Myths About Asset Allocation

Asset allocation is considered as a good way of trying to reduce or minimize risks associated with investing. It is also an option you can consider to improve profit earnings. More commonly known as diversification, asset allocation aims to strike up a balance between risk and reward. The main objective is to spread investments in a variety of asset classes that can provide the most profit for least possible risk. An effective tool used by investors, there are also certain myths associated with asset allocation that can mislead some less experienced investors. Here are some of them:

Myth 1: Diversification protects you from down trends.

Asset allocation may help lessen relative risks of your investments, but it isn’t in any way a means to protect your investments from potential losses. All investments are still subject to certain risks such as down trends, no matter what asset class they belong. It is possible that a diversified portfolio lessen the effects of a large loss in a bear market. But the portfolio may still be subject to a certain level of losses in the short term.

Myth 2: The more money is spread among asset classes, the lesser the risk.

This is not usually the case. Even if you try to spread your investments over a wider range of assets and securities, it doesn’t necessarily mean that you would enjoy a relatively lower risk than when investing in a single asset class. No matter how wide the range of your investment may be, they may not always enjoy lesser risks since it may depend on other factors such as balance and asset type.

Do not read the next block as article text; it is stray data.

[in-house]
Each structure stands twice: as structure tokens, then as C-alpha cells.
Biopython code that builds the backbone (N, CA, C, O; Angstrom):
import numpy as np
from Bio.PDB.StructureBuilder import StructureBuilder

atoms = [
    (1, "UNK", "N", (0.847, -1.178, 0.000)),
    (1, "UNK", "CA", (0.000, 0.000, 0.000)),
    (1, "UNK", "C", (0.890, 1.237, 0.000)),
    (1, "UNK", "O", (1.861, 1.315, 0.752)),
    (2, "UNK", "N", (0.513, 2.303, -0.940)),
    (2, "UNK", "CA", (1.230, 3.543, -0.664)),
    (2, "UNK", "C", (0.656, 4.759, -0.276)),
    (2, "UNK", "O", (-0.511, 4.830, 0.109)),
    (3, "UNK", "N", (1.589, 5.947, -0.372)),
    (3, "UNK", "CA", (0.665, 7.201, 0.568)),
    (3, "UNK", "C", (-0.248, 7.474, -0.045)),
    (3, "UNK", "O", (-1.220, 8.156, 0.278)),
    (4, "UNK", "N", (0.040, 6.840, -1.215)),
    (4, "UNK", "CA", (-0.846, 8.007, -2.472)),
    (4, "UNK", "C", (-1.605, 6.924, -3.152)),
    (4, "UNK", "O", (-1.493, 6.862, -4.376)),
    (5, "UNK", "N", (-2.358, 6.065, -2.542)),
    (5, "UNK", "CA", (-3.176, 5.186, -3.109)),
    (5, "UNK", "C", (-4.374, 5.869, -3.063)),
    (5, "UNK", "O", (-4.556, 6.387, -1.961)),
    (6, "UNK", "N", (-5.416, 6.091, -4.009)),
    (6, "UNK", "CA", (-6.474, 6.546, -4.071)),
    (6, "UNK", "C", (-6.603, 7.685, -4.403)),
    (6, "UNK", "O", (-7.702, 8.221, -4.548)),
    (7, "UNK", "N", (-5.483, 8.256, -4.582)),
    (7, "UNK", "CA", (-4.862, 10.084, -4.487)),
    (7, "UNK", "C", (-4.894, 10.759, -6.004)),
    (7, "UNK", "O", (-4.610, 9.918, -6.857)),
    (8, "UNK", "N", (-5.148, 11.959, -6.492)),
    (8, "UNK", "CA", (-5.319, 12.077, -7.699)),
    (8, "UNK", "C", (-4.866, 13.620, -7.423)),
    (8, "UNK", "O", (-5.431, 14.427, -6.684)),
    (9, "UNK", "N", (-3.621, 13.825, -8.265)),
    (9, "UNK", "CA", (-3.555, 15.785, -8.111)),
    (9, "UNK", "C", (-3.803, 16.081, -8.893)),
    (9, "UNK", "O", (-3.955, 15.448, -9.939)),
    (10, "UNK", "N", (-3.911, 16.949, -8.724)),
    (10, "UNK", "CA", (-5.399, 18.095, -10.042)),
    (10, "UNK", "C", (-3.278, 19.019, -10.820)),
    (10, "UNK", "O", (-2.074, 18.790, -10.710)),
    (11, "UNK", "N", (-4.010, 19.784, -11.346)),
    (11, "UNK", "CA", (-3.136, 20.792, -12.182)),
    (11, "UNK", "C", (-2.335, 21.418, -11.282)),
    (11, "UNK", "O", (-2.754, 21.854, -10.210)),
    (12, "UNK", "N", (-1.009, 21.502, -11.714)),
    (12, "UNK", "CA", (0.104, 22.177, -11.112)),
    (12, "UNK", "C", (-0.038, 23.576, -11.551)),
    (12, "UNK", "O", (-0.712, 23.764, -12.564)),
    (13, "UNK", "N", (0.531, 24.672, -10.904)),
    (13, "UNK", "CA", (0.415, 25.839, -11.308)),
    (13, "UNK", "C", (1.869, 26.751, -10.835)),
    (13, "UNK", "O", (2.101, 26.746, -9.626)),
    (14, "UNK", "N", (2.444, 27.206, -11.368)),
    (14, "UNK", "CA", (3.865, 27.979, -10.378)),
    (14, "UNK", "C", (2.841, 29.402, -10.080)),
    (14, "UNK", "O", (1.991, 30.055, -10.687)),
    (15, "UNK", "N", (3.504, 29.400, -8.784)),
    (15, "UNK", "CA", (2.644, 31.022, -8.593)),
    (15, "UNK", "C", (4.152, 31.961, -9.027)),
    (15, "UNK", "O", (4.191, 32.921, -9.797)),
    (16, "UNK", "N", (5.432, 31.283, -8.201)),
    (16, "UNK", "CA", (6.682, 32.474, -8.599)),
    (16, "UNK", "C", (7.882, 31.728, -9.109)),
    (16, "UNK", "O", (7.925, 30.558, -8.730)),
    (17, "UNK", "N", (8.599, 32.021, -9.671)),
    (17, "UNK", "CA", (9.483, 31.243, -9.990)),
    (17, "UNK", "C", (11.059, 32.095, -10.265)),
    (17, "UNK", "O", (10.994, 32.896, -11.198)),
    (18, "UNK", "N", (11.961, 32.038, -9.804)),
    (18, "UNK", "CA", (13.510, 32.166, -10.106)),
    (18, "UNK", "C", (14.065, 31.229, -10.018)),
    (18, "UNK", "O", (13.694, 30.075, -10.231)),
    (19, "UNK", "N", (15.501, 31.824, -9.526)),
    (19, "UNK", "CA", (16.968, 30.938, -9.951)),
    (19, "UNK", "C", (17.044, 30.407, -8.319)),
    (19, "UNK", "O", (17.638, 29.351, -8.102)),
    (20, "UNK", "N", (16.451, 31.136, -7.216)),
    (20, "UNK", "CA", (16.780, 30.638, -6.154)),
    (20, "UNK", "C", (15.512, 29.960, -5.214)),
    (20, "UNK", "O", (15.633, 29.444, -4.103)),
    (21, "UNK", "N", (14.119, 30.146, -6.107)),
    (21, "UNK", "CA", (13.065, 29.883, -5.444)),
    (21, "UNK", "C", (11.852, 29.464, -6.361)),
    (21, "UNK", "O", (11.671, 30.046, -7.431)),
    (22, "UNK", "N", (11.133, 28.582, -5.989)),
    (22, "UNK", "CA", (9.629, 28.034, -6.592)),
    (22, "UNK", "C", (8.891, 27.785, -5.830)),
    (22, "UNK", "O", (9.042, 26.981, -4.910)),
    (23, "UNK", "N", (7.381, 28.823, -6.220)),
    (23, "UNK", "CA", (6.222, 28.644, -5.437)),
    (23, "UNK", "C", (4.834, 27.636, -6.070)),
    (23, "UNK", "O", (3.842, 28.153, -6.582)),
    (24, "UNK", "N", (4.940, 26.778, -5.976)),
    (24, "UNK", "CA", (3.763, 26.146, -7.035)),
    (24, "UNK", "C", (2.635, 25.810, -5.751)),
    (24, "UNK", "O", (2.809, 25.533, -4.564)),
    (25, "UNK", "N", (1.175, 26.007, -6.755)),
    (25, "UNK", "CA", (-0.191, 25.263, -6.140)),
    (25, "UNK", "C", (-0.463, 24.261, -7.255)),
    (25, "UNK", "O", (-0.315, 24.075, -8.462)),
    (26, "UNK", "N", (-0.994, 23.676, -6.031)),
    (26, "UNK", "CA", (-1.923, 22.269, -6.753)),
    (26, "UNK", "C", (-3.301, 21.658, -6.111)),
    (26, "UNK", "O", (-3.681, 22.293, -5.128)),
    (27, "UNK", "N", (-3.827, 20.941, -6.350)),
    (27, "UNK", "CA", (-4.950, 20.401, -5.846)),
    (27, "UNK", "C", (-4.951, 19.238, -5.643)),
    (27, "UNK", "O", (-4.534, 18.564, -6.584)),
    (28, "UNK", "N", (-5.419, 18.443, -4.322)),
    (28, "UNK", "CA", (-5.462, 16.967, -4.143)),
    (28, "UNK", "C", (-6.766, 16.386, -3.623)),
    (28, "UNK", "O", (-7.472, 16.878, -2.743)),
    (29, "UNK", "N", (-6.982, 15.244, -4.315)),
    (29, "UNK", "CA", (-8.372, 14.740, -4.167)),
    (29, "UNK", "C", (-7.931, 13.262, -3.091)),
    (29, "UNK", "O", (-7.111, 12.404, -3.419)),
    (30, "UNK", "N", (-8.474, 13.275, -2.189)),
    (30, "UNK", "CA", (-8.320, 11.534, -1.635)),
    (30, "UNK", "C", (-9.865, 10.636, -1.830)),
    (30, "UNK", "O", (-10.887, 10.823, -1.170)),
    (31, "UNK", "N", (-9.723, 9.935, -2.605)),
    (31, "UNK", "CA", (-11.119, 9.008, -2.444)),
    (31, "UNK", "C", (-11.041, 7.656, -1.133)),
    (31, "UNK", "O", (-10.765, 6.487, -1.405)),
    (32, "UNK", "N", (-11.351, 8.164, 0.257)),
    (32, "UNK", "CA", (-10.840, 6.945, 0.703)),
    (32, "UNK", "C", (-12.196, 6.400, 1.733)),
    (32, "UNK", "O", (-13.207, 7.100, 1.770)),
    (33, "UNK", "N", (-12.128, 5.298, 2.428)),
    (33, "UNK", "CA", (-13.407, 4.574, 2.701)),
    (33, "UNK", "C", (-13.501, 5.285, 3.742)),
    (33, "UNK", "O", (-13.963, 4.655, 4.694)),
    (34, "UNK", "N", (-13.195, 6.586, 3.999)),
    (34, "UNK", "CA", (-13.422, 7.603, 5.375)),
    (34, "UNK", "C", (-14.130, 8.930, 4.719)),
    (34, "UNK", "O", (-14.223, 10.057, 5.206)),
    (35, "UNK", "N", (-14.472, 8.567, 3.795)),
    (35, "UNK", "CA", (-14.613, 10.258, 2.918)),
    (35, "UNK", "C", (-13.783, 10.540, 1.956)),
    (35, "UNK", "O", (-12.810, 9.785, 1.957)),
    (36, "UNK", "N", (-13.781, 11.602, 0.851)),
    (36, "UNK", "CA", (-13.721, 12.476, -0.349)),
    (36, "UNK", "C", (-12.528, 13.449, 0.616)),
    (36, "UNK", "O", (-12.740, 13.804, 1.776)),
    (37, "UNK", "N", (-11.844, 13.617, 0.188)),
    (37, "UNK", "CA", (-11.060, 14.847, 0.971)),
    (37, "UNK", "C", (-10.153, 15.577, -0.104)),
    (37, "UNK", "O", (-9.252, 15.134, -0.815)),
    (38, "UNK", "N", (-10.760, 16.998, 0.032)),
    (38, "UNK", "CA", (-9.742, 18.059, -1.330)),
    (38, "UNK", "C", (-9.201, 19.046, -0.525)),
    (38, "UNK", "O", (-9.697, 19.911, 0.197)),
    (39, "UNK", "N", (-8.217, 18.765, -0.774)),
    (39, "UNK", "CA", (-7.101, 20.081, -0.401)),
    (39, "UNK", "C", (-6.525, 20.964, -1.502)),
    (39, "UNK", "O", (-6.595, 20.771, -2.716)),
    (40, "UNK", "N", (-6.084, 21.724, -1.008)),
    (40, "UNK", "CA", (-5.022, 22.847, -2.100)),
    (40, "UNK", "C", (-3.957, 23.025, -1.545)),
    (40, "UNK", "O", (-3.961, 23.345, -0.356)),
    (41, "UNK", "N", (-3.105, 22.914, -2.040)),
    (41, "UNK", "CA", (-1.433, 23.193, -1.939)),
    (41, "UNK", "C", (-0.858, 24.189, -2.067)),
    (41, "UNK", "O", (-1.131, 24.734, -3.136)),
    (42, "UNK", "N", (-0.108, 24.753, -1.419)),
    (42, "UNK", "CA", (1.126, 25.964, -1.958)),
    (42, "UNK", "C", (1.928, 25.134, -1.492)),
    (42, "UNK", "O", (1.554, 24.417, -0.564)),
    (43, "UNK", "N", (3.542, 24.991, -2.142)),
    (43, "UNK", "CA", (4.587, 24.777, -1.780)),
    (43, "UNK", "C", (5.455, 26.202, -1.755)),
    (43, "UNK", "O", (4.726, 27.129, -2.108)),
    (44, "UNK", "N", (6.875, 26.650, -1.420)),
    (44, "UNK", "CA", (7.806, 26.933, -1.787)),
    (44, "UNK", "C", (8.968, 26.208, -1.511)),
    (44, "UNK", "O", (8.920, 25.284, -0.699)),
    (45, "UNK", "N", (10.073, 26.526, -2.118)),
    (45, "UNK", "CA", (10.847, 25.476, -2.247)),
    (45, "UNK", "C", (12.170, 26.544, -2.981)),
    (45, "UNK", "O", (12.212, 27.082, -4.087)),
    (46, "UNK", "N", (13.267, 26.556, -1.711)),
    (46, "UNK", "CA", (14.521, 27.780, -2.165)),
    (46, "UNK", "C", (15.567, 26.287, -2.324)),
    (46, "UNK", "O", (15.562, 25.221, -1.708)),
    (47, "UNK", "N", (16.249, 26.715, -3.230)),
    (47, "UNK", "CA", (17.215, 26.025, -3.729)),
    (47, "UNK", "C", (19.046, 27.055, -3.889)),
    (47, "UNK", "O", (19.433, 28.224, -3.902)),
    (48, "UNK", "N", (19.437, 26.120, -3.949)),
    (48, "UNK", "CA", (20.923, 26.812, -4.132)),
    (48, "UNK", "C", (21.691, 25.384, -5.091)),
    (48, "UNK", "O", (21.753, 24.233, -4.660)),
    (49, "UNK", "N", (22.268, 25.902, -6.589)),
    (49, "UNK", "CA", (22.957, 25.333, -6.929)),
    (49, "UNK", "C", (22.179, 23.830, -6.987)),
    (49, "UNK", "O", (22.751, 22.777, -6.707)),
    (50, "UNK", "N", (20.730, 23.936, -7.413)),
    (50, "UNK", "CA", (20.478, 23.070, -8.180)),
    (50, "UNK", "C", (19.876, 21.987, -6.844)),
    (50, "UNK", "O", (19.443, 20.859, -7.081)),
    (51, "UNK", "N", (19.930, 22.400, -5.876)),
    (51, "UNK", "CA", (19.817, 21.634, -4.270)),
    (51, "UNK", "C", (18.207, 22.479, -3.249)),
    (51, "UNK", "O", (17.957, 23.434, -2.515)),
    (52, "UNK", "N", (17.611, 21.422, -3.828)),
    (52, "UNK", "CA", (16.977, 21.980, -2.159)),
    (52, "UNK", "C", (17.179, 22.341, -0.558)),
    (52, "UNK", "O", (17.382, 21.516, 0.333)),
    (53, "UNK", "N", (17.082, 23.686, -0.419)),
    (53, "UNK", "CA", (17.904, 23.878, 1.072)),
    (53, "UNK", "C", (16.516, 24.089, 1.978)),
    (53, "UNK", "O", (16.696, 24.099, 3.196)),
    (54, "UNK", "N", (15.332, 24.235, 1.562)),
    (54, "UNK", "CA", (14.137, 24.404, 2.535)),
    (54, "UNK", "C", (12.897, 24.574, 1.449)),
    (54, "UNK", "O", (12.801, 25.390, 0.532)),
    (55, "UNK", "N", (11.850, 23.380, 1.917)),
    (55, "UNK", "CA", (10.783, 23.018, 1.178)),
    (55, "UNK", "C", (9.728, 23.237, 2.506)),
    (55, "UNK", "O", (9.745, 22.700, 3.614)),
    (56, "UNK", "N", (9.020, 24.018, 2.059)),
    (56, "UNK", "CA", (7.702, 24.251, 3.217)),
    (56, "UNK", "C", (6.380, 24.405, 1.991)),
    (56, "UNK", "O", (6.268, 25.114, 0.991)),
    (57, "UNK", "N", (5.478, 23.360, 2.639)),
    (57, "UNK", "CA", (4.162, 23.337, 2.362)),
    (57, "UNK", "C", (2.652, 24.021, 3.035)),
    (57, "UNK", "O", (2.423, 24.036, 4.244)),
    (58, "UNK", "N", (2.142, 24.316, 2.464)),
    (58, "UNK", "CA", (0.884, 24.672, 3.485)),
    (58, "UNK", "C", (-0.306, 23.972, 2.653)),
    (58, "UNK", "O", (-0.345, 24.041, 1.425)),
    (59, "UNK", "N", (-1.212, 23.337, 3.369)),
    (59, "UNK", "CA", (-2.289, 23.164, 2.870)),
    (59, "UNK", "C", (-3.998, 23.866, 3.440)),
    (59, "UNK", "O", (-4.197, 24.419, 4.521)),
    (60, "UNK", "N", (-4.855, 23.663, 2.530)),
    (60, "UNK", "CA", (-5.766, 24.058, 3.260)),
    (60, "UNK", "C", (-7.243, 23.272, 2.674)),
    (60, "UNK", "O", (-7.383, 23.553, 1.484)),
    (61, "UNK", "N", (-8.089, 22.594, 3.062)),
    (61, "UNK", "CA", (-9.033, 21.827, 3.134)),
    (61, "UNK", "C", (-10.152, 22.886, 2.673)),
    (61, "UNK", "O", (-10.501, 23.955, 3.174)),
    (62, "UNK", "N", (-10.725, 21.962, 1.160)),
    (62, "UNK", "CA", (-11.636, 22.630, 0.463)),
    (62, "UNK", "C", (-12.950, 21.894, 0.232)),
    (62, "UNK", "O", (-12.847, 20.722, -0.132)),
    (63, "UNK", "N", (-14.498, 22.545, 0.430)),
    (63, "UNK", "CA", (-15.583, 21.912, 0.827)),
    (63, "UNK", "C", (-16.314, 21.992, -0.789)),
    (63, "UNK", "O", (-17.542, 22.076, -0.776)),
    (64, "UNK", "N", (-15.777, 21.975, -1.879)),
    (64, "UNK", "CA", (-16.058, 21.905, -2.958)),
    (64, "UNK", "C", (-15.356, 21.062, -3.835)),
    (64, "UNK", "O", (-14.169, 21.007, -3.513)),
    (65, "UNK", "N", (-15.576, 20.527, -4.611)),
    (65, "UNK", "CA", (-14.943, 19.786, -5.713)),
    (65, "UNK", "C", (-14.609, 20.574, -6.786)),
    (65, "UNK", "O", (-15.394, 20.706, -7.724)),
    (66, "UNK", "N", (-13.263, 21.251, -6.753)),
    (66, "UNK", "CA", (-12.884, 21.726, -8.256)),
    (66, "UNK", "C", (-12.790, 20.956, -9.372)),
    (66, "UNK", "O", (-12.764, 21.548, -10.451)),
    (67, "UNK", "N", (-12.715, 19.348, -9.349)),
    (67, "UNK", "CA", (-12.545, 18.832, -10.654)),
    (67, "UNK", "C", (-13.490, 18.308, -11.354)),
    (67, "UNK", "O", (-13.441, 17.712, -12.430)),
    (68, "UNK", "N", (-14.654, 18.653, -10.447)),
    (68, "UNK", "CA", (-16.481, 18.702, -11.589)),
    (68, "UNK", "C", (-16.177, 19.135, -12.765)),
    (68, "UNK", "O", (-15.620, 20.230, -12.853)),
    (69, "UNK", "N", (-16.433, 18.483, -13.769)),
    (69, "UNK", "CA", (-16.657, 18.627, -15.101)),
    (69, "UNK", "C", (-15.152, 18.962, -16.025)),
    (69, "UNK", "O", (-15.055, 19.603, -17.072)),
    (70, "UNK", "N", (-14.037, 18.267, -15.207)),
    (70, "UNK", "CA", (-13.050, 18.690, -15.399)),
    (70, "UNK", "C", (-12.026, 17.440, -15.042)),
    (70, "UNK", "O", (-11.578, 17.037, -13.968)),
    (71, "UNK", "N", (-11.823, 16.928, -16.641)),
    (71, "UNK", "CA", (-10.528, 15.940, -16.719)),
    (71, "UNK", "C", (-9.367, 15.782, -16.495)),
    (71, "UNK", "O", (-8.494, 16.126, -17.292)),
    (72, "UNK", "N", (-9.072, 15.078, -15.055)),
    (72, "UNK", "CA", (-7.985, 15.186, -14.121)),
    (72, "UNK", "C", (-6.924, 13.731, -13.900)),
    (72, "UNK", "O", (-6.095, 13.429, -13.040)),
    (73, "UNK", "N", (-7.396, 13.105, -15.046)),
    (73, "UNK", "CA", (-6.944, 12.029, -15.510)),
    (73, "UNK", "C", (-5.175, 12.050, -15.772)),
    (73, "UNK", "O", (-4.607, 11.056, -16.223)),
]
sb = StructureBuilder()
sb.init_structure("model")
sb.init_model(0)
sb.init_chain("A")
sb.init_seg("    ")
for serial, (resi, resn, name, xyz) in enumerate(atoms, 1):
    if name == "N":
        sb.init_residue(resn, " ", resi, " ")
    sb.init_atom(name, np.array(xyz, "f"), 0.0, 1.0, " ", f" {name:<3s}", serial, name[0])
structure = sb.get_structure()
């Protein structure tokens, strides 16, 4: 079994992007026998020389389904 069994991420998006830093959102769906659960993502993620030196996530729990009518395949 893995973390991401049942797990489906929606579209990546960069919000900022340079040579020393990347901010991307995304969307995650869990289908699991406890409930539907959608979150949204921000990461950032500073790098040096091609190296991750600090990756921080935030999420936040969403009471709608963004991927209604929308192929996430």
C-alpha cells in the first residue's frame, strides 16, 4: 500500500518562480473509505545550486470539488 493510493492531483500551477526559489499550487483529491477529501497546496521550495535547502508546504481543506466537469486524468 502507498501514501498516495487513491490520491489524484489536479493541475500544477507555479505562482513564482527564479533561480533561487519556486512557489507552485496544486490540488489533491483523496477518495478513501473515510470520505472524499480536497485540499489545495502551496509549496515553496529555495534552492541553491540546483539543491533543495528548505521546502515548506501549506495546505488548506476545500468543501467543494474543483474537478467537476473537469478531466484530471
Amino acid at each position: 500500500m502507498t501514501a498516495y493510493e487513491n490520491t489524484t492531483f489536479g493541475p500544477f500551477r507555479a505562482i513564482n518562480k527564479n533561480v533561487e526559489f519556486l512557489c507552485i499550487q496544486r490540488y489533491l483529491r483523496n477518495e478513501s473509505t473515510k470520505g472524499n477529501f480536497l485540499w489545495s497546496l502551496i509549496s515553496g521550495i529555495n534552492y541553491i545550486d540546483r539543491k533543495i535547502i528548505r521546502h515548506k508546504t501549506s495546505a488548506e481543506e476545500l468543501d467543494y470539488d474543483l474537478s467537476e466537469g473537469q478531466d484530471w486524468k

Myth 3: Diversification requires constant rebalancing.

Rebalancing generally means shifting portfolio positions by selling asset classes that have grown beyond their original allocation and buying positions in asset classes still way below what the investor expects. While it may provide the benefit of selling assets at high values and then buying them again when they become cheap, but the frequency of rebalancing efforts does not matter. All one needs is to be consistent. It can just be an annual asset allocation and that may be enough to rebalance and make corrections to a portfolio.


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